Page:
If you won a gold medal at the Olympics up until 1912, you would have received a medal made from solid gold.
Olympic medals have a minimum size of a 60 millimetres diameter and a three millimetres thickness so, at those minimum sizes, the value of gold in one of those medals in current terms would be $13,000.
With approximately 1700 gold medals given out at a summer Olympics, the $22 million cost of gold alone seems somewhat excessive. Sensibly, the decision was made after the cancelled Olympics of 1916 to reduce the amount of gold in medals.
A modern gold medal must contain at least 92.5 per cent silver (80 times cheaper than gold) and a minimum of six grams of gold. Total metals value in a modern gold medal is more like $800.
So why is any of this relevant in a technology column? The medals being handed out in Tokyo at the moment are made from gold, silver and bronze but all those metals are living out their second life, having all been recycled from electronic waste.
In 2017 Japan announced they would collect old electronics and repurpose them in to medals.
Five million mobile phones and other electronics with a total mass of 47,000 tonnes were broken down in to 30 kilograms of gold; 3.5 tonnes of silver and 2.2 tonnes of bronze. A total of 5000 medals of the three colours were created.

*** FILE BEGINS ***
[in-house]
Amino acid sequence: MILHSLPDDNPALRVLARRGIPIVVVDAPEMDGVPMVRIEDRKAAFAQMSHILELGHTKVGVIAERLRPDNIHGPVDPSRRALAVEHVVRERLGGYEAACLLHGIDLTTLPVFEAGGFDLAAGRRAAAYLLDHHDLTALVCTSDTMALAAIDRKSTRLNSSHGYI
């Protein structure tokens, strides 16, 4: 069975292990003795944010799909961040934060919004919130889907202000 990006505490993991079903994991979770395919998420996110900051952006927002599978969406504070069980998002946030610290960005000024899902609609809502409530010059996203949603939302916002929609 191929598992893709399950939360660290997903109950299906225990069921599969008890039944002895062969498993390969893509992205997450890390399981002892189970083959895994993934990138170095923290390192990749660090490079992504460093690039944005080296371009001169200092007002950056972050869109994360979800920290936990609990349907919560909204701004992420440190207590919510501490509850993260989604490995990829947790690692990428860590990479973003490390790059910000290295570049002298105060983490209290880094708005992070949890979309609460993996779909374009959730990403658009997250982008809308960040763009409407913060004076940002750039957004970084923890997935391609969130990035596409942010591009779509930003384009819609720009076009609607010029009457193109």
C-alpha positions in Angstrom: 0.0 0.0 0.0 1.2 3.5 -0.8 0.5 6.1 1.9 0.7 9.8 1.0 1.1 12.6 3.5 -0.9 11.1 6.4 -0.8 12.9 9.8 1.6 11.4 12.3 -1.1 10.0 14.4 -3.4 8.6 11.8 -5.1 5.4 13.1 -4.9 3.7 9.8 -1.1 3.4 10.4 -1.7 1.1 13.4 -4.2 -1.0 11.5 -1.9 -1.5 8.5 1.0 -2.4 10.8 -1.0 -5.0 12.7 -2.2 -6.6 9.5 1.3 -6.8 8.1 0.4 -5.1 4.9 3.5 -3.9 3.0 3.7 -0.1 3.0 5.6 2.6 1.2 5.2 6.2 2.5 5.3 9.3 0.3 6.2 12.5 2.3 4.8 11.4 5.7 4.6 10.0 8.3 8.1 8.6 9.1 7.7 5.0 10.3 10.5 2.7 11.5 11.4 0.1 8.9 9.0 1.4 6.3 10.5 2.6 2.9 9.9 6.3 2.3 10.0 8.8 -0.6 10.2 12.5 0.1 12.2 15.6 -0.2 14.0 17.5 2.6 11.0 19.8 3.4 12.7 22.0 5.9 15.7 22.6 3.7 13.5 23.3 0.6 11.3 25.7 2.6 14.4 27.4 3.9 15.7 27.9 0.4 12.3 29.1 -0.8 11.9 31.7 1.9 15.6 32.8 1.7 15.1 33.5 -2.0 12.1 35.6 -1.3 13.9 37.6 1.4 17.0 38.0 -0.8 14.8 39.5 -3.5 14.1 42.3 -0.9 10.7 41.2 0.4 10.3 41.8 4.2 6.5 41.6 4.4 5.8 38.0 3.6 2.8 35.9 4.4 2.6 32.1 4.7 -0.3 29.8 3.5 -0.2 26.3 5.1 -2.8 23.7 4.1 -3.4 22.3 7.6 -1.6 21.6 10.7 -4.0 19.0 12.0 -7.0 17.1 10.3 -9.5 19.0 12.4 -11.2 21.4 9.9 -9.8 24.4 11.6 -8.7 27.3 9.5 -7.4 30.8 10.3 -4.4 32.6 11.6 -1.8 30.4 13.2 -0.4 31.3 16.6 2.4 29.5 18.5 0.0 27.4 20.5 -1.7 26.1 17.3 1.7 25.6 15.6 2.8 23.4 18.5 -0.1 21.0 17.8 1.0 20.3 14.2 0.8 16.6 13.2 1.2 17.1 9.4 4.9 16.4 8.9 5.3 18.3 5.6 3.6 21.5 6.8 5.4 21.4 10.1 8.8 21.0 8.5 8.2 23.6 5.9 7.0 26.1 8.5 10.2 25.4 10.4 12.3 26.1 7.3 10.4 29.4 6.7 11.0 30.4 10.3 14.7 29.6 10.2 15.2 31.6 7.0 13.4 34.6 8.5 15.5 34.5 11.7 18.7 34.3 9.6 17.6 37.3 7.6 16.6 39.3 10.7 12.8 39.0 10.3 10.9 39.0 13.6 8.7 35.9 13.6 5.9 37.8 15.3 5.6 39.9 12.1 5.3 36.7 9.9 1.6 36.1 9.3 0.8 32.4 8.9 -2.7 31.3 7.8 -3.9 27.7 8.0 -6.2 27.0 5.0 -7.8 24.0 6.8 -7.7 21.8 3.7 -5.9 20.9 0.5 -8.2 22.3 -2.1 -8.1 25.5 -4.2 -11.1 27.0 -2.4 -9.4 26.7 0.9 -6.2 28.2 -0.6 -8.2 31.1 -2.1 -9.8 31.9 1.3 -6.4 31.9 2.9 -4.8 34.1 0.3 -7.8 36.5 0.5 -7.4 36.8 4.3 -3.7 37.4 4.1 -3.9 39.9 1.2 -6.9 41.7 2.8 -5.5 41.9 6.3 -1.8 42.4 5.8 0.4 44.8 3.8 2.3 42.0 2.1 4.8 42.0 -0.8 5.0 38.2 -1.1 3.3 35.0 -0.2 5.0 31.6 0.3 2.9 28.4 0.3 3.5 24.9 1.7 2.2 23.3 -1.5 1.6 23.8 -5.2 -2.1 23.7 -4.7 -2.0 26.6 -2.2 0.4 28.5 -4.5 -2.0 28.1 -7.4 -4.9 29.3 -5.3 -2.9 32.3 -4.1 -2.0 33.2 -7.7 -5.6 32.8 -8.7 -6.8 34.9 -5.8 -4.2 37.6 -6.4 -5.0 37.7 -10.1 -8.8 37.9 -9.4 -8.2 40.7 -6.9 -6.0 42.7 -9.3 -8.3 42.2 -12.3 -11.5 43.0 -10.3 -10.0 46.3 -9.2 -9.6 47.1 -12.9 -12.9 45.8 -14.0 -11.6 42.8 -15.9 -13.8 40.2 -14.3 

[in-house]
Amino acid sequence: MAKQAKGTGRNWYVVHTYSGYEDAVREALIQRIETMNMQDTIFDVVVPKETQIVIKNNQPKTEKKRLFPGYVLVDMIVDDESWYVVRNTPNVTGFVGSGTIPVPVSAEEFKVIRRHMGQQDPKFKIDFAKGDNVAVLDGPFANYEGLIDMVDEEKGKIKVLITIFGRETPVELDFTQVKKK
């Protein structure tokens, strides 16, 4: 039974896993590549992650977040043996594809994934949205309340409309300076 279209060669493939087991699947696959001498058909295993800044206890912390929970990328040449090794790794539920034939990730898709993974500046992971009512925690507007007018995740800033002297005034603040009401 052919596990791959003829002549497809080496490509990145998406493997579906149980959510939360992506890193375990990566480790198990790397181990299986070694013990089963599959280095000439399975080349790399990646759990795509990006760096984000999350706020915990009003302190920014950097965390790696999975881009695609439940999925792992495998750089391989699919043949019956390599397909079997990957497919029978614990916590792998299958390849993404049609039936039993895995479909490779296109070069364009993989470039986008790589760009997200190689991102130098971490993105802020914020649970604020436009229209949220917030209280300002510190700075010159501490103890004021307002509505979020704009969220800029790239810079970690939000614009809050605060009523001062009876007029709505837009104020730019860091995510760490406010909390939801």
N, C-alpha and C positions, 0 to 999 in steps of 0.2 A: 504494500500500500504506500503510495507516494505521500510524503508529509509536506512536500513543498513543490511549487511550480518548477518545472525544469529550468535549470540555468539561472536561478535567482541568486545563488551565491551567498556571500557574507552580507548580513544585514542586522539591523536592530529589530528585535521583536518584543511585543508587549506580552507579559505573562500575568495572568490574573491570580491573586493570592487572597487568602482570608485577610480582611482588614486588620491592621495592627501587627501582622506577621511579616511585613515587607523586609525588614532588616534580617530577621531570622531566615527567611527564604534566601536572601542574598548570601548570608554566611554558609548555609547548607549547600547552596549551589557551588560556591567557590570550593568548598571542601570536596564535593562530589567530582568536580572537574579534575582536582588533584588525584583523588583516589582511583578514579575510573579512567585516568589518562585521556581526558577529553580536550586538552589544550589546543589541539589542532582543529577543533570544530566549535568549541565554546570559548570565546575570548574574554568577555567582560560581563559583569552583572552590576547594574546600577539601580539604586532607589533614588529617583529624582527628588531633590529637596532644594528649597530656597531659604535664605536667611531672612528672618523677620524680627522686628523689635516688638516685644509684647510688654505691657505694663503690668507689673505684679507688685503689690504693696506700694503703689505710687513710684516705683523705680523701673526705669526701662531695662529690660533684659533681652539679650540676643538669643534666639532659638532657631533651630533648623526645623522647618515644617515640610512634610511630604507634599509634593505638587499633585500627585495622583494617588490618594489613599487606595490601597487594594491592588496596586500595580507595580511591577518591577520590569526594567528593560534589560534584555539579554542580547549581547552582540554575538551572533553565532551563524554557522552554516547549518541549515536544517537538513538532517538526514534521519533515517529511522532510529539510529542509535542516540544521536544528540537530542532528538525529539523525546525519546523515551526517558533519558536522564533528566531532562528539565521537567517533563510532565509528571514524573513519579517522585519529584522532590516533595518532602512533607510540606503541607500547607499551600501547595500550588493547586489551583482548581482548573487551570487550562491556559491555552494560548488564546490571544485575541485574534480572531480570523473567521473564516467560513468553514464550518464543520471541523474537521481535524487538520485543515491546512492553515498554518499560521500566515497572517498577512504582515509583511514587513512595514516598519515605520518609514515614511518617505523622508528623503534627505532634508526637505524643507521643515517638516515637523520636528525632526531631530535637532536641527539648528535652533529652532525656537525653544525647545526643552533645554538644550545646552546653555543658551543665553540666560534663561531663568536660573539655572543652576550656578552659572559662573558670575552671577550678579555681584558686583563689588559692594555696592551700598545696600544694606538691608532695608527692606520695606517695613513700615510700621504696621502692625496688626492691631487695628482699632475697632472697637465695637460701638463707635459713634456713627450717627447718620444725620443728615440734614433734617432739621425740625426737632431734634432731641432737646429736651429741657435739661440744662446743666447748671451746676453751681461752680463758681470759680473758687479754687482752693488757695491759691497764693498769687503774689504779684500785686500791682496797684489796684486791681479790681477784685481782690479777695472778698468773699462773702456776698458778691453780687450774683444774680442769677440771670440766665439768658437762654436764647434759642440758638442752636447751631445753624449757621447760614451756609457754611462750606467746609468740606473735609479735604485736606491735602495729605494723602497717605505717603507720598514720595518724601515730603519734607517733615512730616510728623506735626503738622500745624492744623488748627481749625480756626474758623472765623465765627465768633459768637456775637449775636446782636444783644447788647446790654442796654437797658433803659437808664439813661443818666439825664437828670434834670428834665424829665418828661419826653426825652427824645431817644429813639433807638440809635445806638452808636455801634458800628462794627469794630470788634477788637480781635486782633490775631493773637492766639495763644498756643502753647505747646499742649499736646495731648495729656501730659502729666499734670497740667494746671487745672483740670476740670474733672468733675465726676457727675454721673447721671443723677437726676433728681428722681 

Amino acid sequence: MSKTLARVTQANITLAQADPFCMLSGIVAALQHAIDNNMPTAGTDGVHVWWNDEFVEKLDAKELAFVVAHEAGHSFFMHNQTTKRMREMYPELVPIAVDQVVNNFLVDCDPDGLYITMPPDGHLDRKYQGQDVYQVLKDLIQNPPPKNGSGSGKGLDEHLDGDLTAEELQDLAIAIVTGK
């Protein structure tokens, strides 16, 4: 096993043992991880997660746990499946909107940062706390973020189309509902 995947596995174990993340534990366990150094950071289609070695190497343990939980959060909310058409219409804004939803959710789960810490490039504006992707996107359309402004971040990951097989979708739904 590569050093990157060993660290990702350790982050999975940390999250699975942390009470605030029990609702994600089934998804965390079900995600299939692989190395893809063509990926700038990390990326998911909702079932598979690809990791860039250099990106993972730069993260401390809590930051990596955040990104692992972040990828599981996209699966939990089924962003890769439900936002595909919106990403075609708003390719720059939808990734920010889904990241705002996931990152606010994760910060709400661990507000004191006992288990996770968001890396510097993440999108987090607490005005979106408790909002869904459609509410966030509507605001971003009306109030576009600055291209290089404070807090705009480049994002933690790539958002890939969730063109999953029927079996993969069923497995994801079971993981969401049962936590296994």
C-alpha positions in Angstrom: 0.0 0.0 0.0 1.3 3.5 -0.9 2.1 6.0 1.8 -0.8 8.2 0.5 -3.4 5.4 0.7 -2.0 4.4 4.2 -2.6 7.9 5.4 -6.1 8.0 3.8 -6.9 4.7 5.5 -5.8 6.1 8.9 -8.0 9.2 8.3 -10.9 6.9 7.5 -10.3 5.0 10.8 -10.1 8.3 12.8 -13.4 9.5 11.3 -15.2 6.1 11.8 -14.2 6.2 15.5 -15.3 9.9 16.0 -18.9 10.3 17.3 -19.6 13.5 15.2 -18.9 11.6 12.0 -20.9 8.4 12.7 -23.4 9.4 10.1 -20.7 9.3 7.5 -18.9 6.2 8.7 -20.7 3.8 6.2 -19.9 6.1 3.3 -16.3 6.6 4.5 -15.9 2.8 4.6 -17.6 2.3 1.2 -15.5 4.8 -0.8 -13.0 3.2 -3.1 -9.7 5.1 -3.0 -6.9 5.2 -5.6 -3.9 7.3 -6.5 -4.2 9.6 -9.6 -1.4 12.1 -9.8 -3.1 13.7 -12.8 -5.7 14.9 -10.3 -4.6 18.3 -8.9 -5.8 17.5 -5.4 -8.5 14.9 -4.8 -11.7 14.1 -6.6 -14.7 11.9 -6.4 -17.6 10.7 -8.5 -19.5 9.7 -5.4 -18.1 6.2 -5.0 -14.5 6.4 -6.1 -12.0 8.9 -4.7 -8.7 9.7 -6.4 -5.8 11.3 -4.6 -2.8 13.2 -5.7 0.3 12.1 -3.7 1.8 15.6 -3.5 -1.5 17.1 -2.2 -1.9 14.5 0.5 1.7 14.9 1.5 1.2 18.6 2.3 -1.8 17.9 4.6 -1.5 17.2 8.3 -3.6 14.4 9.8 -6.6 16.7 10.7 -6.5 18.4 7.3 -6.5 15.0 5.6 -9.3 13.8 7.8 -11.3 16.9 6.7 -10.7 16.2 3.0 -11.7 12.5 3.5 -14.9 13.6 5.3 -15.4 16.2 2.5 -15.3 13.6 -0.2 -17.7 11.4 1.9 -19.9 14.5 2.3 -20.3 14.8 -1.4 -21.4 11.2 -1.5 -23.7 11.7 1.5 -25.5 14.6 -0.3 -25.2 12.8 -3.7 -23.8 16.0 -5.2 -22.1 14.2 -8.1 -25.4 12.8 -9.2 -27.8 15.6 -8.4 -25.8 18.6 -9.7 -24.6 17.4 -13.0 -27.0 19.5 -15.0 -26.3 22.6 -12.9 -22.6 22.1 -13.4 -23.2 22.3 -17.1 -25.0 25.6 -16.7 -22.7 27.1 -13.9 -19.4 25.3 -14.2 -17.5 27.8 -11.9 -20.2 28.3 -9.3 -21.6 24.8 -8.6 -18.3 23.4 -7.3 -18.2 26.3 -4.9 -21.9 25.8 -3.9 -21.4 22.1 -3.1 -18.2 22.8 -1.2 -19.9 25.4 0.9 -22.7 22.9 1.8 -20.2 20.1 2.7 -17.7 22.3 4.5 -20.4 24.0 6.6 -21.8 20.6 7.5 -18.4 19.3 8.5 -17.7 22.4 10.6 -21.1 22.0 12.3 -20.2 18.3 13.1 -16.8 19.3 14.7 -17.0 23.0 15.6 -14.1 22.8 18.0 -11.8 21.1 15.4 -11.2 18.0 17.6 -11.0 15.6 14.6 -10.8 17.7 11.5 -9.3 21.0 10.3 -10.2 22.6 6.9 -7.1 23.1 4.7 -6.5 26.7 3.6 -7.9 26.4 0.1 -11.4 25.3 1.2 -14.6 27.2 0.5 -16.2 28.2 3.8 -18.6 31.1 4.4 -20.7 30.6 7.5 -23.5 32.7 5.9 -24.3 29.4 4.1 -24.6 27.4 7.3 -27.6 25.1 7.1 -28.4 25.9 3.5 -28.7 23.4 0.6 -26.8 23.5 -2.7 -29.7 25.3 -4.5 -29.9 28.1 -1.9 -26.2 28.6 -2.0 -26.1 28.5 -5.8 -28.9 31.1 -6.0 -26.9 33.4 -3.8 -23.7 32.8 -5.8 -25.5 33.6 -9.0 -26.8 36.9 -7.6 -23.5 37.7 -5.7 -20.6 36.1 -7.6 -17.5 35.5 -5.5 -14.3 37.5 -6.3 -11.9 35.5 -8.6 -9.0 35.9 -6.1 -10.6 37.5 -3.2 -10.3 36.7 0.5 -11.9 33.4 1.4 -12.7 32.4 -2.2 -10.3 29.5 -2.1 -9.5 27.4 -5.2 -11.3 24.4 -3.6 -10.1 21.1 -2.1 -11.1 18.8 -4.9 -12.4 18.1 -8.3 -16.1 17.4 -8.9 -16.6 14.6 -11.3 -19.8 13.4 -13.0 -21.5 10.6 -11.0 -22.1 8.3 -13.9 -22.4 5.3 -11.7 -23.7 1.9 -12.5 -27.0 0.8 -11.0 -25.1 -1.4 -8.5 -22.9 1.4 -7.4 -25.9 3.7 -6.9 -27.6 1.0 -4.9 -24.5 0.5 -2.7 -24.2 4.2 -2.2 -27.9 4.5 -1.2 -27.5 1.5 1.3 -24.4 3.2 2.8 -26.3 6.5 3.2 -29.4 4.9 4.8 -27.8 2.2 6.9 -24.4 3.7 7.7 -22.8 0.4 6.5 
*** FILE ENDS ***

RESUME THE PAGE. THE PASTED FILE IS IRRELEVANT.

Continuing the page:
Last year we generated 55 million tonnes of global e-waste with an increase of 21 per cent over the last five years. This has been mainly fuelled by more people buying electronic products with shorter life cycles and fewer options for repair.
The throwaway society we live in is certainly not sustainable long-term, and we are seeing more options, like the production of medals at the Olympics, to try and recycle our electronic goods.
Landfill is certainly not the preferred option for the long-term benefit of our society.
Which then brings us to batteries in electric vehicles.
One of the common mistruths I see is that, "sure, electric vehicles are better for the environment now but, you just wait, all those batteries in landfill will kill the planet"!
We should therefore keep driving petrol cars? When a new petrol car is bought, not many people ask about the cost to the environment or financially when the petrol engine has died after 250,000km.
With electric cars, though, everyone wants to know what will happen to the battery after it dies after 500,000km!
The reality is that an electric battery typically doesn't just stop dead. It slowly degrades.
After 100,000km it may be down to 95 per cent of new capacity. After 300,000km it may be down to 90 per cent. You could choose to replace the battery at 80 per cent or 70 per cent or at whatever stage you deem it is not giving you adequate range.
At that point in time, the battery would be more useful if it was repurposed rather than recycled.
For example, it may then be used in a building battery management system where it is easier to add additional capacity.
After they have been repurposed, they may eventually be recycled but manufacturers are already at the point where they can ground down the components to a fine powder to extract raw materials such as lithium; nickel; manganese and lithium and recover 97 per cent of the battery components to then be made in to ... yep, new batteries!
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